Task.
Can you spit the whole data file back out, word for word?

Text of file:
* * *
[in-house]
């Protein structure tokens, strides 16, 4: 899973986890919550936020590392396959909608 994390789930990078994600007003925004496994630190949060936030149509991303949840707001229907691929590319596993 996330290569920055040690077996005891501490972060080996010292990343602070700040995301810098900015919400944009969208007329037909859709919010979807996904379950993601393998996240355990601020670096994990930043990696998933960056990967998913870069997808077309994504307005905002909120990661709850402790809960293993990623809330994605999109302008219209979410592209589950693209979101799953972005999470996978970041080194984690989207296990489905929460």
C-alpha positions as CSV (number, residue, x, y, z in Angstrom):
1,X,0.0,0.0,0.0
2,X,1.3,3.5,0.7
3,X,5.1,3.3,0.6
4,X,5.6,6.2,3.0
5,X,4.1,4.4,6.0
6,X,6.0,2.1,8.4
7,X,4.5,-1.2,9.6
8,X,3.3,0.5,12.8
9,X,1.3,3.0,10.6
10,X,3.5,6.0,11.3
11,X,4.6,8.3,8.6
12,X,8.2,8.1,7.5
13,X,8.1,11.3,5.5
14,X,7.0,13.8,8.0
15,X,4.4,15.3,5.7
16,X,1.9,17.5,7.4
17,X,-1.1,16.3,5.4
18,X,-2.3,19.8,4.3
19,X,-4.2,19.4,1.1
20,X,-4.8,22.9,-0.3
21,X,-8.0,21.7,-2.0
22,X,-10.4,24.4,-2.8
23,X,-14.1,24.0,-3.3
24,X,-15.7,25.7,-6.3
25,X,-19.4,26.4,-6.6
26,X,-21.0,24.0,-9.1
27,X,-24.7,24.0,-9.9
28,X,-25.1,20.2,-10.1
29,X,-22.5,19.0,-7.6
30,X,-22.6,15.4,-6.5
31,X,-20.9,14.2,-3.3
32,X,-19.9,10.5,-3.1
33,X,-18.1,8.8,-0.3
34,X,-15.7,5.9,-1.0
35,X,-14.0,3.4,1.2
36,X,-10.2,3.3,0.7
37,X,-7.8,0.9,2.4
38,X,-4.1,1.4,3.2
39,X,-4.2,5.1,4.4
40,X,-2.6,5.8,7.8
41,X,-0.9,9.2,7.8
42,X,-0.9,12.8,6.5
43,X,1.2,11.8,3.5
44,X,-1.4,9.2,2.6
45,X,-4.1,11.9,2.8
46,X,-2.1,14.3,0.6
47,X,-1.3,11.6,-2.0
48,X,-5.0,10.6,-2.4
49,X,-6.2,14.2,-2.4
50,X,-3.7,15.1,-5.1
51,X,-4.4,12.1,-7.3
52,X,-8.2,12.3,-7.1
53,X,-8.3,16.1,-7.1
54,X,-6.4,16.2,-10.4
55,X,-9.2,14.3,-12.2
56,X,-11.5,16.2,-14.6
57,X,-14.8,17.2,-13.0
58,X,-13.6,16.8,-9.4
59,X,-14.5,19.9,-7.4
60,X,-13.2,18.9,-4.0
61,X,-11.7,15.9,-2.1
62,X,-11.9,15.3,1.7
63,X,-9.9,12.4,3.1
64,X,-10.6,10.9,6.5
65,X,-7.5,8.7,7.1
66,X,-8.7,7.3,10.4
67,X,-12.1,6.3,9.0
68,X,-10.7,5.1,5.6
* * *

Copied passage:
[in-house]
């Protein structure tokens, strides 16, 4: 899973986890919550936020590392396959909608 994390789930990078994600007003925004496994630190949060936030149509991303949840707001229907691929590319596993 996330290569920055040690077996005891501490972060080996010292990343602070700040995301810098900015919400944009969208007329037909859709919010979807996904379950993601393998996240355990601020670096994990930043990696998933960056990967998913870069997808077309994504307005905002909120990661709850402790809960293993990623809330994605999109302008219209979410592209589950693209979101799953972005999470996978970041080194984690989207296990489905929460």
C-alpha positions as CSV (number, residue, x, y, z in Angstrom):
1,X,0.0,0.0,0.0
2,X,1.3,3.5,0.7
3,X,5.1,3.3,0.6
4,X,5.6,6.2,3.0
5,X,4.1,4.4,6.0
6,X,6.0,2.1,8.4
7,X,4.5,-1.2,9.6
8,X,3.3,0.5,12.8
9,X,1.3,3.0,10.6
10,X,3.5,6.0,11.3
11,X,4.6,8.3,8.6
12,X,8.2,8.1,7.5
13,X,8.1,11.3,5.5
14,X,7.0,13.8,8.0
15,X,4.4,15.3,5.7
16,X,1.9,17.5,7.4
17,X,-1.1,16.3,5.4
18,X,-2.3,19.8,4.3
19,X,-4.2,19.4,1.1
20,X,-4.8,22.9,-0.3
21,X,-8.0,21.7,-2.0
22,X,-10.4,24.4,-2.8
23,X,-14.1,24.0,-3.3
24,X,-15.7,25.7,-6.3
25,X,-19.4,26.4,-6.6
26,X,-21.0,24.0,-9.1
27,X,-24.7,24.0,-9.9
28,X,-25.1,20.2,-10.1
29,X,-22.5,19.0,-7.6
30,X,-22.6,15.4,-6.5
31,X,-20.9,14.2,-3.3
32,X,-19.9,10.5,-3.1
33,X,-18.1,8.8,-0.3
34,X,-15.7,5.9,-1.0
35,X,-14.0,3.4,1.2
36,X,-10.2,3.3,0.7
37,X,-7.8,0.9,2.4
38,X,-4.1,1.4,3.2
39,X,-4.2,5.1,4.4
40,X,-2.6,5.8,7.8
41,X,-0.9,9.2,7.8
42,X,-0.9,12.8,6.5
43,X,1.2,11.8,3.5
44,X,-1.4,9.2,2.6
45,X,-4.1,11.9,2.8
46,X,-2.1,14.3,0.6
47,X,-1.3,11.6,-2.0
48,X,-5.0,10.6,-2.4
49,X,-6.2,14.2,-2.4
50,X,-3.7,15.1,-5.1
51,X,-4.4,12.1,-7.3
52,X,-8.2,12.3,-7.1
53,X,-8.3,16.1,-7.1
54,X,-6.4,16.2,-10.4
55,X,-9.2,14.3,-12.2
56,X,-11.5,16.2,-14.6
57,X,-14.8,17.2,-13.0
58,X,-13.6,16.8,-9.4
59,X,-14.5,19.9,-7.4
60,X,-13.2,18.9,-4.0
61,X,-11.7,15.9,-2.1
62,X,-11.9,15.3,1.7
63,X,-9.9,12.4,3.1
64,X,-10.6,10.9,6.5
65,X,-7.5,8.7,7.1
66,X,-8.7,7.3,10.4
67,X,-12.1,6.3,9.0
68,X,-10.7,5.1,5.6